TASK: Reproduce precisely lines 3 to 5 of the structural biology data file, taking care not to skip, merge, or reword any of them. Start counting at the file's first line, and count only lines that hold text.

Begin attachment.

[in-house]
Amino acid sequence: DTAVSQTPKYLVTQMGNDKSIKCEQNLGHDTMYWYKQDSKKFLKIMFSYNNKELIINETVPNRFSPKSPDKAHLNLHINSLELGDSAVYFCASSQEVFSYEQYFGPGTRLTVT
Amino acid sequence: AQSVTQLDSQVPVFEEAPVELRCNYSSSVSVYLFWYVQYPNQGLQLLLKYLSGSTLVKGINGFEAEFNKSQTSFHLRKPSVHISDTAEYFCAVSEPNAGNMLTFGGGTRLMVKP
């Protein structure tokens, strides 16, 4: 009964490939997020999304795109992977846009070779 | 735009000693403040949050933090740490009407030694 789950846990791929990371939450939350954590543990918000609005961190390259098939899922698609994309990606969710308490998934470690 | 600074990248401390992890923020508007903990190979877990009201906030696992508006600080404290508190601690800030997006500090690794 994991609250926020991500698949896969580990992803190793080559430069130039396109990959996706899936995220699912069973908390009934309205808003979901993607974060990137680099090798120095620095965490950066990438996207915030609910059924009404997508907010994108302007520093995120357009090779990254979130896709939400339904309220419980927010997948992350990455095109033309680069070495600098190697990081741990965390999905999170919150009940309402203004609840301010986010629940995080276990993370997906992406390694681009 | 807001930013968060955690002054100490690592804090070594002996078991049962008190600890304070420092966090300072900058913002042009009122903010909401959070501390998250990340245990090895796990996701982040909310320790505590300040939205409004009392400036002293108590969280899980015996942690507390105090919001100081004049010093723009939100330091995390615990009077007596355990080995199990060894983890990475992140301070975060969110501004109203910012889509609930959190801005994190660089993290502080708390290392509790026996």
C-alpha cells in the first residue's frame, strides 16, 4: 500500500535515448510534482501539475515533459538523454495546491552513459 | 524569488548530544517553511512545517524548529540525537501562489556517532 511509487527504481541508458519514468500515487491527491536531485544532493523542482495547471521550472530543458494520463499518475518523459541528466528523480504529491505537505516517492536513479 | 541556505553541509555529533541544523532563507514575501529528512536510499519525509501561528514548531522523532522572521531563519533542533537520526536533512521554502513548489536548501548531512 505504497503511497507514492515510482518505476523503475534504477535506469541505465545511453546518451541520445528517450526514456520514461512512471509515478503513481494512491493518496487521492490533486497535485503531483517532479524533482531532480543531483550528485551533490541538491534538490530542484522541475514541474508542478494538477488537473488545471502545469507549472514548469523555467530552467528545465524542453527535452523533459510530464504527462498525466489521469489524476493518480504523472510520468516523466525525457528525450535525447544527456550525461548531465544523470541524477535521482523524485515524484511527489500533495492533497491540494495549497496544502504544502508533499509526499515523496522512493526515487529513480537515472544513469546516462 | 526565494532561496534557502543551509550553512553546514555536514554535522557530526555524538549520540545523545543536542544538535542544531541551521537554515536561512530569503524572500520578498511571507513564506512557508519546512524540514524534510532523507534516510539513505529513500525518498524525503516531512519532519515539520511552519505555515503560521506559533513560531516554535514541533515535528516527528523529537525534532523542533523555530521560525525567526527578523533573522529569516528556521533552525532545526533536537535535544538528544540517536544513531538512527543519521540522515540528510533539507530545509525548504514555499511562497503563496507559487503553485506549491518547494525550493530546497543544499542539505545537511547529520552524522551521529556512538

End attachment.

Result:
Amino acid sequence: AQSVTQLDSQVPVFEEAPVELRCNYSSSVSVYLFWYVQYPNQGLQLLLKYLSGSTLVKGINGFEAEFNKSQTSFHLRKPSVHISDTAEYFCAVSEPNAGNMLTFGGGTRLMVKP
């Protein structure tokens, strides 16, 4: 009964490939997020999304795109992977846009070779 | 735009000693403040949050933090740490009407030694 789950846990791929990371939450939350954590543990918000609005961190390259098939899922698609994309990606969710308490998934470690 | 600074990248401390992890923020508007903990190979877990009201906030696992508006600080404290508190601690800030997006500090690794 994991609250926020991500698949896969580990992803190793080559430069130039396109990959996706899936995220699912069973908390009934309205808003979901993607974060990137680099090798120095620095965490950066990438996207915030609910059924009404997508907010994108302007520093995120357009090779990254979130896709939400339904309220419980927010997948992350990455095109033309680069070495600098190697990081741990965390999905999170919150009940309402203004609840301010986010629940995080276990993370997906992406390694681009 | 807001930013968060955690002054100490690592804090070594002996078991049962008190600890304070420092966090300072900058913002042009009122903010909401959070501390998250990340245990090895796990996701982040909310320790505590300040939205409004009392400036002293108590969280899980015996942690507390105090919001100081004049010093723009939100330091995390615990009077007596355990080995199990060894983890990475992140301070975060969110501004109203910012889509609930959190801005994190660089993290502080708390290392509790026996």
C-alpha cells in the first residue's frame, strides 16, 4: 500500500535515448510534482501539475515533459538523454495546491552513459 | 524569488548530544517553511512545517524548529540525537501562489556517532 511509487527504481541508458519514468500515487491527491536531485544532493523542482495547471521550472530543458494520463499518475518523459541528466528523480504529491505537505516517492536513479 | 541556505553541509555529533541544523532563507514575501529528512536510499519525509501561528514548531522523532522572521531563519533542533537520526536533512521554502513548489536548501548531512 505504497503511497507514492515510482518505476523503475534504477535506469541505465545511453546518451541520445528517450526514456520514461512512471509515478503513481494512491493518496487521492490533486497535485503531483517532479524533482531532480543531483550528485551533490541538491534538490530542484522541475514541474508542478494538477488537473488545471502545469507549472514548469523555467530552467528545465524542453527535452523533459510530464504527462498525466489521469489524476493518480504523472510520468516523466525525457528525450535525447544527456550525461548531465544523470541524477535521482523524485515524484511527489500533495492533497491540494495549497496544502504544502508533499509526499515523496522512493526515487529513480537515472544513469546516462 | 526565494532561496534557502543551509550553512553546514555536514554535522557530526555524538549520540545523545543536542544538535542544531541551521537554515536561512530569503524572500520578498511571507513564506512557508519546512524540514524534510532523507534516510539513505529513500525518498524525503516531512519532519515539520511552519505555515503560521506559533513560531516554535514541533515535528516527528523529537525534532523542533523555530521560525525567526527578523533573522529569516528556521533552525532545526533536537535535544538528544540517536544513531538512527543519521540522515540528510533539507530545509525548504514555499511562497503563496507559487503553485506549491518547494525550493530546497543544499542539505545537511547529520552524522551521529556512538